Beginning in third grade I attended school in the Inland Empire, east of Orange County. There, the trucks are big, the weather is hot, and the air is dirty. In fact, the air gets so dirty some days kids are not allowed to play outside; recess and physical education are relocated to gyms and multi-purpose rooms. I cannot say I was ever disappointed about missing P.E. in junior high school, but the idea of needing protection from the air outside makes me sad.
After two years of substitute teaching in Orange County I cannot recall one day of house arrest caused by hazardous air. This fresher, cleaner atmosphere is further monitored, documented and even celebrated by Prana, a large, inflatable pterodactyl at the Huntington Beach Art Center. As part of the exhibition Land Sea Air, Prana is equipped with an electronic system that monitors the air outside, and an internal light that changes color with changes in the air quality: green is best, dark red is worst, and 4 hues in between. She was designed by students at Cypress College. On the day I saw Prana she was glowing green, the air was clean, and I was safe to wander down to the pier and breath deep.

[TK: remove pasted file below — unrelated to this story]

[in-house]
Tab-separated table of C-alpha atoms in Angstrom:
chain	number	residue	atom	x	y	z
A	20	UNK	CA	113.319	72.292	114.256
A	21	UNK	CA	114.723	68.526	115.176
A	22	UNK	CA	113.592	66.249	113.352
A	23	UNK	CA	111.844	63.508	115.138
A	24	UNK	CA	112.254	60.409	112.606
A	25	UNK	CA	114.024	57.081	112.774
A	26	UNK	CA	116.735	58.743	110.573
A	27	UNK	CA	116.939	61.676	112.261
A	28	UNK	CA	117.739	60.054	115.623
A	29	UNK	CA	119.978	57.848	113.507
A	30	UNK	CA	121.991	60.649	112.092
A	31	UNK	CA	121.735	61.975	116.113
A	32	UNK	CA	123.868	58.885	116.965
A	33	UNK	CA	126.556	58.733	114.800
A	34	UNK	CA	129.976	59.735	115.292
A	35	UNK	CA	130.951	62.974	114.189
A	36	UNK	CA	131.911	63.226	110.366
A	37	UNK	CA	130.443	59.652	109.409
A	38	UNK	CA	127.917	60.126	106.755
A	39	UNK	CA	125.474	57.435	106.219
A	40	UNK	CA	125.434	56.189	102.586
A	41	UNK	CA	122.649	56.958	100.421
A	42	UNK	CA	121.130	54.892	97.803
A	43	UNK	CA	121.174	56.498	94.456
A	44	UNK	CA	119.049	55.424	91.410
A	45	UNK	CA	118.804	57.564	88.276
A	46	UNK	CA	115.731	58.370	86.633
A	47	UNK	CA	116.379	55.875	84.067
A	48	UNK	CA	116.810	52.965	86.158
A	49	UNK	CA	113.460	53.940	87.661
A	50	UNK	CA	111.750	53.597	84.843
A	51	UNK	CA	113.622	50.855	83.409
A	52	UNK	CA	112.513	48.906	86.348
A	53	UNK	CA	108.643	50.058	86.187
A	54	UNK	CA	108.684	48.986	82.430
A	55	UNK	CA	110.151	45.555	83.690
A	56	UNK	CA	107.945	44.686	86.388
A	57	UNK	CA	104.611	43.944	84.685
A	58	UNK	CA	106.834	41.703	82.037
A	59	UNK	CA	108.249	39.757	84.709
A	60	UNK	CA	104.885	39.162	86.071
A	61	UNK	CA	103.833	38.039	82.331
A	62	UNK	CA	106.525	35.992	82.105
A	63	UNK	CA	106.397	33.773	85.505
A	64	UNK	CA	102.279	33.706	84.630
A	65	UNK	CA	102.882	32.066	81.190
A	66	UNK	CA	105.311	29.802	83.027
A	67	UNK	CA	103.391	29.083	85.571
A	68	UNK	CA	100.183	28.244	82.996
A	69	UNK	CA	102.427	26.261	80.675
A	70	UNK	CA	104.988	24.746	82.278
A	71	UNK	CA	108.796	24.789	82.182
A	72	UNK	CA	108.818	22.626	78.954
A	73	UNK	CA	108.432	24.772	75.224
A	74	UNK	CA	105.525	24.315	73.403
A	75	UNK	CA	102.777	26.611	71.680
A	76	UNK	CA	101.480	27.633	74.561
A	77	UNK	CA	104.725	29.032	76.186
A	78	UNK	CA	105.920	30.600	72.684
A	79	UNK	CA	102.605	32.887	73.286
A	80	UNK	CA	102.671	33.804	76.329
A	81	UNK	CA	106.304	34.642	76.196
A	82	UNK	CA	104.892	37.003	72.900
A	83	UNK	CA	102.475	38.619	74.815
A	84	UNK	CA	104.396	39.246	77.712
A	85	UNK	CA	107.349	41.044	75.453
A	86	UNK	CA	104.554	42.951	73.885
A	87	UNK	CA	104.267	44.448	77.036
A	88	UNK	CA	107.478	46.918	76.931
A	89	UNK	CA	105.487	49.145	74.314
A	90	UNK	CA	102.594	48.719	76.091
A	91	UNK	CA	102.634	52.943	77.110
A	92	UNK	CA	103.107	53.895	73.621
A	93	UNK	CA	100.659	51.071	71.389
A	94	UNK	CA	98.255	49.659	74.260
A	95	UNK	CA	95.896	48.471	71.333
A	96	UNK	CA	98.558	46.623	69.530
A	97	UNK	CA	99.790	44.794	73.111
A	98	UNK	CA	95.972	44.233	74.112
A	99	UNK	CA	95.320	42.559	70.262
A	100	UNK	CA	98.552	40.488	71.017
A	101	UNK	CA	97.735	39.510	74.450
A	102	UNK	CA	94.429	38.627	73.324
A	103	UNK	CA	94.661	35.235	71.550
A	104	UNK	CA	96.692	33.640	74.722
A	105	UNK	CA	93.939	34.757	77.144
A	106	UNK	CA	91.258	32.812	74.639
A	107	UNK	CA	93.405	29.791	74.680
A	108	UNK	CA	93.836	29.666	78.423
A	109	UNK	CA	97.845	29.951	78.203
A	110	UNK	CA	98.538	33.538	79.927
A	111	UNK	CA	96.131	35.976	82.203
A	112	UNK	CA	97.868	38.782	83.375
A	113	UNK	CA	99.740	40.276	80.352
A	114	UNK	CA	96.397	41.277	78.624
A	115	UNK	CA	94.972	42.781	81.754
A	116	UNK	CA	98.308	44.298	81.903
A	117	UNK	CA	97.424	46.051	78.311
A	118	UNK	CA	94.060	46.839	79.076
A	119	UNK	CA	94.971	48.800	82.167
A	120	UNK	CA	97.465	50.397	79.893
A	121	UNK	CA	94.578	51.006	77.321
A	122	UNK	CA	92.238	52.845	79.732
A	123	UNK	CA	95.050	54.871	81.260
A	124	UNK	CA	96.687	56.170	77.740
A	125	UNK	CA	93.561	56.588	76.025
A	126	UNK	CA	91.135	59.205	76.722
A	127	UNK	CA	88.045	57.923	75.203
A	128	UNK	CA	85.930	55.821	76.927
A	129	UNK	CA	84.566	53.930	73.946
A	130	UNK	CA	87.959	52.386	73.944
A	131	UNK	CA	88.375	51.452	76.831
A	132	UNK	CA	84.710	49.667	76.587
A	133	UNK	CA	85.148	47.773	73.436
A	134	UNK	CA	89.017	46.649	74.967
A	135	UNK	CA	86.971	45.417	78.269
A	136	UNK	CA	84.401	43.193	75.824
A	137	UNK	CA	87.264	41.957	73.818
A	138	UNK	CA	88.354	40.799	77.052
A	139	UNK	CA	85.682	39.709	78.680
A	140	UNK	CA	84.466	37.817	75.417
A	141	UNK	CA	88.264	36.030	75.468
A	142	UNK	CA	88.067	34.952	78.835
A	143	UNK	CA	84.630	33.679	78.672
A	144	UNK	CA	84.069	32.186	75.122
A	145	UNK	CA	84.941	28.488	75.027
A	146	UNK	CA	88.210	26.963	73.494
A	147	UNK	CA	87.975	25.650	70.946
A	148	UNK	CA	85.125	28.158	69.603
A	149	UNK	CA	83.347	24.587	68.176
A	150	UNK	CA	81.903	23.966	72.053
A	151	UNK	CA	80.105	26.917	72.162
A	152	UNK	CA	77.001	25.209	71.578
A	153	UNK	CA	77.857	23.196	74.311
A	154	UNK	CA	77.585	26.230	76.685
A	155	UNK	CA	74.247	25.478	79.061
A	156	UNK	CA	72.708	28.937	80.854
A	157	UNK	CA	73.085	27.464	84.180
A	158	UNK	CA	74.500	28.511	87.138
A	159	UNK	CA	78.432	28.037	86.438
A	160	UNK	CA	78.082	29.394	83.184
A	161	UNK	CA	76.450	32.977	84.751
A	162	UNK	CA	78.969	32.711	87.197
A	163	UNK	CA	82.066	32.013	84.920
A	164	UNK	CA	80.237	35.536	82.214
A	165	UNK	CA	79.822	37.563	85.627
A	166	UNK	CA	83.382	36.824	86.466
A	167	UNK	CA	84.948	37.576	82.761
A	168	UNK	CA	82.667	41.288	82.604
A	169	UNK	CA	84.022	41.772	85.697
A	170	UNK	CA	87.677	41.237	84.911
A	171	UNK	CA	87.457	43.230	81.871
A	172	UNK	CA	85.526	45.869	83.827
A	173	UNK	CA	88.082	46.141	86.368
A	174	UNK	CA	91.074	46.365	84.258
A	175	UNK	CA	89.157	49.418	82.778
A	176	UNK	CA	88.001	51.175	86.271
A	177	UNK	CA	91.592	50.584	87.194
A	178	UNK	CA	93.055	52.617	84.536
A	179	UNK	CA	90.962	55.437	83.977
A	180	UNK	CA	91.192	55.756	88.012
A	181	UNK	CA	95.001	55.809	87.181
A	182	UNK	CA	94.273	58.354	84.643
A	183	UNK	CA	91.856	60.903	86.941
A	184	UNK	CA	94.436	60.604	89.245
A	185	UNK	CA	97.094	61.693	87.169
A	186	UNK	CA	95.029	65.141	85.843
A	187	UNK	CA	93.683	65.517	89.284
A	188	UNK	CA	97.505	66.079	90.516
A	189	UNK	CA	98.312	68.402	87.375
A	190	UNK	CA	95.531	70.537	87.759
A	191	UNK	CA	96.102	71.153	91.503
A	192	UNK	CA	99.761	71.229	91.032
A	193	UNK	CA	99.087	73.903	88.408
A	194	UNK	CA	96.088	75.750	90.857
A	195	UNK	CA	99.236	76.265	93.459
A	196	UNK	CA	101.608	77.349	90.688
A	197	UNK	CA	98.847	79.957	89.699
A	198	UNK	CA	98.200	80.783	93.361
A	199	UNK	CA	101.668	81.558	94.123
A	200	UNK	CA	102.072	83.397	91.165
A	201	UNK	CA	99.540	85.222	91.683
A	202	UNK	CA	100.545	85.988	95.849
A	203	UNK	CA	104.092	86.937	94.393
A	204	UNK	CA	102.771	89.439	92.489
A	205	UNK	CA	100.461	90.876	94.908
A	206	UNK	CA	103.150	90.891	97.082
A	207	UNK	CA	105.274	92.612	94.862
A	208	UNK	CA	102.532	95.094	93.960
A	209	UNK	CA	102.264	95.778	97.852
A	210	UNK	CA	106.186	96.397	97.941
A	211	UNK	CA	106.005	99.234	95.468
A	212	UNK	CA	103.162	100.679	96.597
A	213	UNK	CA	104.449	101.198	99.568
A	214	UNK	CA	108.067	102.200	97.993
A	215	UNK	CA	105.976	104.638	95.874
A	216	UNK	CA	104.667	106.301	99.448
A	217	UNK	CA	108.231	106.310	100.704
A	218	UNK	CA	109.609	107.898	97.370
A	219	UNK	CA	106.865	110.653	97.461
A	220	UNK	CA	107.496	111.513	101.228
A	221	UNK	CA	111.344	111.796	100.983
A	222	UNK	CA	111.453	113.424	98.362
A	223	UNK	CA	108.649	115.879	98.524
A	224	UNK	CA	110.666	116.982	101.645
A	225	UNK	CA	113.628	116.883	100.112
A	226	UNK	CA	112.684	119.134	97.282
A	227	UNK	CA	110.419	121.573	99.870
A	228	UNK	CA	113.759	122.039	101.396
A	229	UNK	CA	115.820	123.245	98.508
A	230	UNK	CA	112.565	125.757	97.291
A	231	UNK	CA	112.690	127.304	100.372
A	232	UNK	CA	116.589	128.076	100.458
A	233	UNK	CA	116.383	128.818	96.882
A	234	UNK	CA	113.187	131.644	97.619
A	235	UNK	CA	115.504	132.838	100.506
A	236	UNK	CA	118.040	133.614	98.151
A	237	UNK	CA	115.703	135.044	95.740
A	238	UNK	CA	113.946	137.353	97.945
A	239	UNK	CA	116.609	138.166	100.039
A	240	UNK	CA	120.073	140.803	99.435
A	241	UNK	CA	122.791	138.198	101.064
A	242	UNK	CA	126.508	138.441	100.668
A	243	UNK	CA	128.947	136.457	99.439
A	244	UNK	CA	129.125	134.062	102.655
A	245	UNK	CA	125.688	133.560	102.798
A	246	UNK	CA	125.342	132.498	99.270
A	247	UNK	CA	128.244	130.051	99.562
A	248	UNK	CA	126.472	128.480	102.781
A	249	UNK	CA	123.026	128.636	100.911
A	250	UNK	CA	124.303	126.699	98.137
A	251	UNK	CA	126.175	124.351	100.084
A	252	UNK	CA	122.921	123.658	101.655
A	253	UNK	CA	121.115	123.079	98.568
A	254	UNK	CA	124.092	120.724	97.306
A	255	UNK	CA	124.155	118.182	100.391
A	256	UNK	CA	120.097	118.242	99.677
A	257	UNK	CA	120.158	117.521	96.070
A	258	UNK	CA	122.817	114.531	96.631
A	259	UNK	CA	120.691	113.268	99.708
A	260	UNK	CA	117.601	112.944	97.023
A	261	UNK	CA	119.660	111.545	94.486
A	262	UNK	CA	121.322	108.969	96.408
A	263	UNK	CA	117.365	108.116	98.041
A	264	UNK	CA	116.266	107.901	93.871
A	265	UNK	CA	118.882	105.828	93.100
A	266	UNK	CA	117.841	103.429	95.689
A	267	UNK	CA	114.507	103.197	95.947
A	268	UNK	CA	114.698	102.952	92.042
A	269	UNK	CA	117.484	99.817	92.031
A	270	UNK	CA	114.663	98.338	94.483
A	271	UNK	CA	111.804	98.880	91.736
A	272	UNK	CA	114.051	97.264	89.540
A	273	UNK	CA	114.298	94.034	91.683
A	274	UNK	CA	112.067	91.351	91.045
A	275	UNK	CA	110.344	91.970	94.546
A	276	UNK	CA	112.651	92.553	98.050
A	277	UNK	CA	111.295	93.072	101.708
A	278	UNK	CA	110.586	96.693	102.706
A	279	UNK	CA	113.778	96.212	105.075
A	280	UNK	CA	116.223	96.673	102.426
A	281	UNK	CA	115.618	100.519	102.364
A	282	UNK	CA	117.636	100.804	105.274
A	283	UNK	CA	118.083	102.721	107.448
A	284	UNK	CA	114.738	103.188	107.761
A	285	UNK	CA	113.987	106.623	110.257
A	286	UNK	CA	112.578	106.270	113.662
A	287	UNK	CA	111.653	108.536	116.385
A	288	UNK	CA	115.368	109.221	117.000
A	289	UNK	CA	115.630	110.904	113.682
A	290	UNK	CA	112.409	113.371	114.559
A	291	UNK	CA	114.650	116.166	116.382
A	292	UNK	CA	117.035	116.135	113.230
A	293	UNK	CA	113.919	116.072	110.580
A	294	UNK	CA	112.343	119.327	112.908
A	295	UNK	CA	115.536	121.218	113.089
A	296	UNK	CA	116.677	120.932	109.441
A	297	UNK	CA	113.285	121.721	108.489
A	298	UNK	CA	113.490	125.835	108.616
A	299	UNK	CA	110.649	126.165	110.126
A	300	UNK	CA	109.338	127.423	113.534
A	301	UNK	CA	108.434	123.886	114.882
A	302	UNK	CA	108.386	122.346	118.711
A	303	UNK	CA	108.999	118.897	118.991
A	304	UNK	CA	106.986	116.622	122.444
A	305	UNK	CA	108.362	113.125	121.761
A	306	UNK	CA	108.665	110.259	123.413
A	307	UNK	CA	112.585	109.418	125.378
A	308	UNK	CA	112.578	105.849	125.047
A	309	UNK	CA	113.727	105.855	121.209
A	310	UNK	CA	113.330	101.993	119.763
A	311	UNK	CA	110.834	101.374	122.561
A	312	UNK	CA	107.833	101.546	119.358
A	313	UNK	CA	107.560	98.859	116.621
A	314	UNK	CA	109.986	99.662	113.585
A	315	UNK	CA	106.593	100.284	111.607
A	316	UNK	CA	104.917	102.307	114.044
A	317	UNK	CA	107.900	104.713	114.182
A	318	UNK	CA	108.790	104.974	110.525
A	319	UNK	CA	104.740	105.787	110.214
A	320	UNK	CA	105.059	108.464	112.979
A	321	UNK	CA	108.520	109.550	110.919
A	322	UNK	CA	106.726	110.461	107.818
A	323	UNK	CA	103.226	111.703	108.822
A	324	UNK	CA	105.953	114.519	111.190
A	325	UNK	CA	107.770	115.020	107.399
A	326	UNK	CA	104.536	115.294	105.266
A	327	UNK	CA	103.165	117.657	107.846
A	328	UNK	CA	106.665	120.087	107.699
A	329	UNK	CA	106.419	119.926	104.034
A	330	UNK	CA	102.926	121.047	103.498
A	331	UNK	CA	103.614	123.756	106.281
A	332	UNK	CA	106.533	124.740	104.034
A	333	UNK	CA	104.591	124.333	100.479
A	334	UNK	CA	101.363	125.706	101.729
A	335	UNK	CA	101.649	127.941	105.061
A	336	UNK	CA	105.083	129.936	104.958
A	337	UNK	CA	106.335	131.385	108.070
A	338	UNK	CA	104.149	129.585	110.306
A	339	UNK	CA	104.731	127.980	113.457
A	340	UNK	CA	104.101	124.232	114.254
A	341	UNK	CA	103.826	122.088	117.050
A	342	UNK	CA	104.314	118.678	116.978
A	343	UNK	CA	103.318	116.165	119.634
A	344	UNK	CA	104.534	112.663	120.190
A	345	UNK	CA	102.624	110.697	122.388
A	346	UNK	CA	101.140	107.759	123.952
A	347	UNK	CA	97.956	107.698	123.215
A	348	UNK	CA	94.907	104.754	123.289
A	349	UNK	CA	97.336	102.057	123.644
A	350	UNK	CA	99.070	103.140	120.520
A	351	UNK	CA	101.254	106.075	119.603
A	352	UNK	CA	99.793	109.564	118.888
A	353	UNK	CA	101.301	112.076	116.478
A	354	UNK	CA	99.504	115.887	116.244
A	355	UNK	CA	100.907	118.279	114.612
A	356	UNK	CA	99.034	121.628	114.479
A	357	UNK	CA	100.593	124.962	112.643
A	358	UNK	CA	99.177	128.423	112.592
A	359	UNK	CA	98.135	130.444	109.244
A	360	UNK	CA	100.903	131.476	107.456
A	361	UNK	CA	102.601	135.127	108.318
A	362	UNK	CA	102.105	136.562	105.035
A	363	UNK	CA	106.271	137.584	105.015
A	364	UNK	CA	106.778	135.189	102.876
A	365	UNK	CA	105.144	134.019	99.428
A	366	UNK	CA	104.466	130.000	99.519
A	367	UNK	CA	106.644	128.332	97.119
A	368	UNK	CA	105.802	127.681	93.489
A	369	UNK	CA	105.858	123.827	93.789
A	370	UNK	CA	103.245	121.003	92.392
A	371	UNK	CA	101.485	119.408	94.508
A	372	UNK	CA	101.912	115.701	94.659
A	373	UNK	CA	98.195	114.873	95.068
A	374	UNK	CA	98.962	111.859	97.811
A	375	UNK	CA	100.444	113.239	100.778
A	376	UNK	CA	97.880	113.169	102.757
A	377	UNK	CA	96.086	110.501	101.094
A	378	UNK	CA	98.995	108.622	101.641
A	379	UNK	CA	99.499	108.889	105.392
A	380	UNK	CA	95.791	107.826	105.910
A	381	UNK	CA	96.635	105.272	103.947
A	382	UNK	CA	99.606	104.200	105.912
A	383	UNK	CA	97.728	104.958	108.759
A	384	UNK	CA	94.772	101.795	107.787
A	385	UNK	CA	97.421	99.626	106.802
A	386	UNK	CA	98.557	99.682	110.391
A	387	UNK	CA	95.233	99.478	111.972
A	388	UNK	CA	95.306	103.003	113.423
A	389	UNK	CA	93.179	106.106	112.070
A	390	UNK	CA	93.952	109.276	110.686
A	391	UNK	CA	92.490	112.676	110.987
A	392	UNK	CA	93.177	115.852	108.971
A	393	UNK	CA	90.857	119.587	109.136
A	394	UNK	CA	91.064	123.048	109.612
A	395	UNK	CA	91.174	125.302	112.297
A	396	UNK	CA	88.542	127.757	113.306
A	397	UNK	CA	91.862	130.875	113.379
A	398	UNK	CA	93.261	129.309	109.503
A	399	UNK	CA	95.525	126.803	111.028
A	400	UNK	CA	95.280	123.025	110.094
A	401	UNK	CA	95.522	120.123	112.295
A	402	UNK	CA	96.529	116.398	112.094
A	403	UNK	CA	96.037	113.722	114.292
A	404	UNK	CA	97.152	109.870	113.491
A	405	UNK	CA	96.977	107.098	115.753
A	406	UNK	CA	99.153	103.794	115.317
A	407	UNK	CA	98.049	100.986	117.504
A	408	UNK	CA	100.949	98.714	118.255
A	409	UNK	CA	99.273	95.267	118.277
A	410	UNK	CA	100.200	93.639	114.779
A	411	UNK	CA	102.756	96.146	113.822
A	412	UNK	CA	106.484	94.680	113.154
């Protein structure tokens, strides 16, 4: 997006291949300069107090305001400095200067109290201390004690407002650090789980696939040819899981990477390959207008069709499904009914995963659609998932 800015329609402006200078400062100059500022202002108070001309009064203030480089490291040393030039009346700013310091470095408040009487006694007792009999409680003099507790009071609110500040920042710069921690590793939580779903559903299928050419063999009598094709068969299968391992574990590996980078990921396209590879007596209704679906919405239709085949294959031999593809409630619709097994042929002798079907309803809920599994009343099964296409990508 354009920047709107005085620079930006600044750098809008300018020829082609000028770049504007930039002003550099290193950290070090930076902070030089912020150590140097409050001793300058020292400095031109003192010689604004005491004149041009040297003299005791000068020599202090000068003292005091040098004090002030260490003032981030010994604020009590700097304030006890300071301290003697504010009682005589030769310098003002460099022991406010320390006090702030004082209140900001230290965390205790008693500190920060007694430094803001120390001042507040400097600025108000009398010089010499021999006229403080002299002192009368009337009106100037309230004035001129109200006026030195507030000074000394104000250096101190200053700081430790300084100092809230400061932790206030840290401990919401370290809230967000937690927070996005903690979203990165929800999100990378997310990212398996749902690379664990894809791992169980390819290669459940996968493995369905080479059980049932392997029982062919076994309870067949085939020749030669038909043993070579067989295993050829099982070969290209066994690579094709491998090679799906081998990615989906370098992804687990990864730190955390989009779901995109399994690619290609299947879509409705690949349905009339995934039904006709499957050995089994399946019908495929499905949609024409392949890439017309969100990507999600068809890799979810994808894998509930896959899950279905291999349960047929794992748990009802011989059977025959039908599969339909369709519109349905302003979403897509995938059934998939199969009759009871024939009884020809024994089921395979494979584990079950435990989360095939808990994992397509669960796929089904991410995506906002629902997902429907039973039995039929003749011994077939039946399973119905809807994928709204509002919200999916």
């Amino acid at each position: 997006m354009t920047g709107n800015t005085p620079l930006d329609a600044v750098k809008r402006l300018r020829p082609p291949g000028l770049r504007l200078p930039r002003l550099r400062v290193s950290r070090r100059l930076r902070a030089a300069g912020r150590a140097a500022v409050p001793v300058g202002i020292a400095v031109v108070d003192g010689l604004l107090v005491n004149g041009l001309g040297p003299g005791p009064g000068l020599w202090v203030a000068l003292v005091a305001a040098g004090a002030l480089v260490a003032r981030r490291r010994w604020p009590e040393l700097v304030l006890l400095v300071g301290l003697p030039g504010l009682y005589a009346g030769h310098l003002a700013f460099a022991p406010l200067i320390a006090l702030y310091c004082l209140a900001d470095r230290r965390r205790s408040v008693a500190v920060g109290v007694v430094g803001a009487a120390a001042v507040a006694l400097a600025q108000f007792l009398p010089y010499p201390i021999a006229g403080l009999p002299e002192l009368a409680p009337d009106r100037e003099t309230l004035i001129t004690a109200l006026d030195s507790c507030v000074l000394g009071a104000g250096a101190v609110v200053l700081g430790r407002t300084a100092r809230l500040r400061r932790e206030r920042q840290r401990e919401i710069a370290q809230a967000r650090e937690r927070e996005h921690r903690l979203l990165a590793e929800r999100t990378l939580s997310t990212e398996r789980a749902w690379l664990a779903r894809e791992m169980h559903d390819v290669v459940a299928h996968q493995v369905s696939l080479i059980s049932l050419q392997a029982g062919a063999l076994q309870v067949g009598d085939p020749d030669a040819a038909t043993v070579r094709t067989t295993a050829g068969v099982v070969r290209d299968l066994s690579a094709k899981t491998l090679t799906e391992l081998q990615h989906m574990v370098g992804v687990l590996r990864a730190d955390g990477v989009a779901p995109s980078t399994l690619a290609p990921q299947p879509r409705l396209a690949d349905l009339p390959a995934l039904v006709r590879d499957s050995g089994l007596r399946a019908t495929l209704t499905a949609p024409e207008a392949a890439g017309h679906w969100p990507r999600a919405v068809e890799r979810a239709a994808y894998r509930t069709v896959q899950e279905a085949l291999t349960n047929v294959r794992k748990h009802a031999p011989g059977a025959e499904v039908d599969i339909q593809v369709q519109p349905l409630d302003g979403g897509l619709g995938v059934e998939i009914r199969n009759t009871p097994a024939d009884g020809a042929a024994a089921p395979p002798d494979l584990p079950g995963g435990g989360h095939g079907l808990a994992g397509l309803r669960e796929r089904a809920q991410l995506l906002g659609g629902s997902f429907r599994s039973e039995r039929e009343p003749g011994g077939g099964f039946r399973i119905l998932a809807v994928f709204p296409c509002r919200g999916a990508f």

Land Sea Air runs until September 6, and also includes a beautiful, sand installation by Robert Wysocki (Land), and an intriguing proximity-based sound piece by Peter Segerstrom (Sea).